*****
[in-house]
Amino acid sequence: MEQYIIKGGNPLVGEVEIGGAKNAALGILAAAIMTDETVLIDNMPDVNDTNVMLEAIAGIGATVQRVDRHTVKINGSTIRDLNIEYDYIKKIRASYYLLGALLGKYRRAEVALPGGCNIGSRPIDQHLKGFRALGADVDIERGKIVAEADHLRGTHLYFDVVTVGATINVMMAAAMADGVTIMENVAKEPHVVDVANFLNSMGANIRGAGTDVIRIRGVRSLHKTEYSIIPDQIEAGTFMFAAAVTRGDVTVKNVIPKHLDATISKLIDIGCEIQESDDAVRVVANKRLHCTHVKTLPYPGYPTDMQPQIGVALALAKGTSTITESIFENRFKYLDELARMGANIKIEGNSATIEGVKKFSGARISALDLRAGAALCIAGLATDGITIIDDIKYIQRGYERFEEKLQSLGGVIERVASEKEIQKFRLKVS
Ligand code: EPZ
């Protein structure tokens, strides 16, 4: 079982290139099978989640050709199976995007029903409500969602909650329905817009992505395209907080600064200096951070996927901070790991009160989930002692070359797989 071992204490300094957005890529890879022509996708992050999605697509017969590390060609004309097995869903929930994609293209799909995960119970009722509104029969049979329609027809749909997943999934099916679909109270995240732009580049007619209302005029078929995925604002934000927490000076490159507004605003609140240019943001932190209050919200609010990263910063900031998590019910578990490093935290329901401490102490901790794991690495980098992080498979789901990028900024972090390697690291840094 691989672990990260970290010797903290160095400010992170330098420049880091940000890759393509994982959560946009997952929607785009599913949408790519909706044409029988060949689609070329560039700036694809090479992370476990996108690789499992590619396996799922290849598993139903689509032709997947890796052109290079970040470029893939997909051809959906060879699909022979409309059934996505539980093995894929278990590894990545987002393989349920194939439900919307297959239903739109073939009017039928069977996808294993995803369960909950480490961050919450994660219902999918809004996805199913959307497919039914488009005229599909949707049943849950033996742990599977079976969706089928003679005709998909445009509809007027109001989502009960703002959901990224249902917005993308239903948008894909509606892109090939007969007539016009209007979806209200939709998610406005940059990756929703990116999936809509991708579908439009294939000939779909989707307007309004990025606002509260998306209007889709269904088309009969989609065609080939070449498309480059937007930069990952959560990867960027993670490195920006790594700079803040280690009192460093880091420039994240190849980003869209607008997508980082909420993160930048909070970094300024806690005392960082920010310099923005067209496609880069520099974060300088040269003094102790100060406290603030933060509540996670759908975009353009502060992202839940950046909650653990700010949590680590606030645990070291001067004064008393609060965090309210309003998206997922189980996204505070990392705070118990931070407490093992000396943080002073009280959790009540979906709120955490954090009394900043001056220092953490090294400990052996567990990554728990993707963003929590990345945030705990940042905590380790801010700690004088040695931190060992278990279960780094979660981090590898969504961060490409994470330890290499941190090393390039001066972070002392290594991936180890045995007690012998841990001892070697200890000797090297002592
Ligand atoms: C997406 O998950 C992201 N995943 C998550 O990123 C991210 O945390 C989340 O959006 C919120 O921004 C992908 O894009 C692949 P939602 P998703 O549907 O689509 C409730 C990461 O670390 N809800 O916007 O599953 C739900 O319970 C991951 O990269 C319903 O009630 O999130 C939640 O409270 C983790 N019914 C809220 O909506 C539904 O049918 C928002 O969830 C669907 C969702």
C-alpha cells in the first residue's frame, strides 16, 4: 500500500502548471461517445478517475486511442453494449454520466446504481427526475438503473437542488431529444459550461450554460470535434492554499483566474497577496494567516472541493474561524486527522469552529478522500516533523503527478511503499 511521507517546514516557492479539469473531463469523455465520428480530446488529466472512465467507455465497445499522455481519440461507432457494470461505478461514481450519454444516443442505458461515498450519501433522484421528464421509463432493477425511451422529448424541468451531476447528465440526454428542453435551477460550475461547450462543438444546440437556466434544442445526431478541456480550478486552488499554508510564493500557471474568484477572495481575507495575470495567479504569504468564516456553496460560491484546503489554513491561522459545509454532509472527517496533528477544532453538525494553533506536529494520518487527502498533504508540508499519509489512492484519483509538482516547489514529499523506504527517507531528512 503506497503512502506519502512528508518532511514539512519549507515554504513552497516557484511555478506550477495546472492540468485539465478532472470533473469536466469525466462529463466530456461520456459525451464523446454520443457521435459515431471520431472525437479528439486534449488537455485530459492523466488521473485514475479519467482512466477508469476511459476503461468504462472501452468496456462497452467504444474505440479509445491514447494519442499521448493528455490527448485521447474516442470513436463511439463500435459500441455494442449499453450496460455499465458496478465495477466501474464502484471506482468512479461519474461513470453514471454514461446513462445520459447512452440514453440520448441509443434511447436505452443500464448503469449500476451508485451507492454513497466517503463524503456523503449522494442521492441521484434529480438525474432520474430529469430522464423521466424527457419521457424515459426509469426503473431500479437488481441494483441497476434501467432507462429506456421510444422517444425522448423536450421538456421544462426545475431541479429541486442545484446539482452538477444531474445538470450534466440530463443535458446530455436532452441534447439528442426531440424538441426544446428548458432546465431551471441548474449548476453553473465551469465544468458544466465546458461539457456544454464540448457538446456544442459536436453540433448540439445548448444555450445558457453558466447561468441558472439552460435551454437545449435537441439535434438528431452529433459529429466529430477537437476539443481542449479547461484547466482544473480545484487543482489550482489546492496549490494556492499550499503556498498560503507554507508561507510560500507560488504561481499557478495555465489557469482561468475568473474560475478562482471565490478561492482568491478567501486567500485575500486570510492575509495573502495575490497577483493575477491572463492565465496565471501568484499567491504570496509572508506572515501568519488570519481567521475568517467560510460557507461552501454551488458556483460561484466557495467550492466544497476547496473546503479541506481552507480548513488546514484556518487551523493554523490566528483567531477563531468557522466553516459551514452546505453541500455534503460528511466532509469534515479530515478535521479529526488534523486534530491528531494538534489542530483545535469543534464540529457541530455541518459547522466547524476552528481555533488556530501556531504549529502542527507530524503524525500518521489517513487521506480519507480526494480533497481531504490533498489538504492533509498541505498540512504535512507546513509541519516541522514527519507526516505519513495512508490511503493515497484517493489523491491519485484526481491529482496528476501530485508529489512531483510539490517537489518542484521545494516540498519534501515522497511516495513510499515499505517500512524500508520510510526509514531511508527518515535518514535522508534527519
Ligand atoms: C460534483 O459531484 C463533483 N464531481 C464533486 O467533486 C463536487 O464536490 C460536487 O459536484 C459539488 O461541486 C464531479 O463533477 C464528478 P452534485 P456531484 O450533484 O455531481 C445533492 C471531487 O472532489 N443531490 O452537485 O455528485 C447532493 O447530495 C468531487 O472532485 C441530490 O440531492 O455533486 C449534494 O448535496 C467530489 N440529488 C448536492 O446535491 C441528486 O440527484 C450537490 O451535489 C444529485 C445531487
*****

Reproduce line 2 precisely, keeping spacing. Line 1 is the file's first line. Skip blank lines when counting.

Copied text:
Amino acid sequence: MEQYIIKGGNPLVGEVEIGGAKNAALGILAAAIMTDETVLIDNMPDVNDTNVMLEAIAGIGATVQRVDRHTVKINGSTIRDLNIEYDYIKKIRASYYLLGALLGKYRRAEVALPGGCNIGSRPIDQHLKGFRALGADVDIERGKIVAEADHLRGTHLYFDVVTVGATINVMMAAAMADGVTIMENVAKEPHVVDVANFLNSMGANIRGAGTDVIRIRGVRSLHKTEYSIIPDQIEAGTFMFAAAVTRGDVTVKNVIPKHLDATISKLIDIGCEIQESDDAVRVVANKRLHCTHVKTLPYPGYPTDMQPQIGVALALAKGTSTITESIFENRFKYLDELARMGANIKIEGNSATIEGVKKFSGARISALDLRAGAALCIAGLATDGITIIDDIKYIQRGYERFEEKLQSLGGVIERVASEKEIQKFRLKVS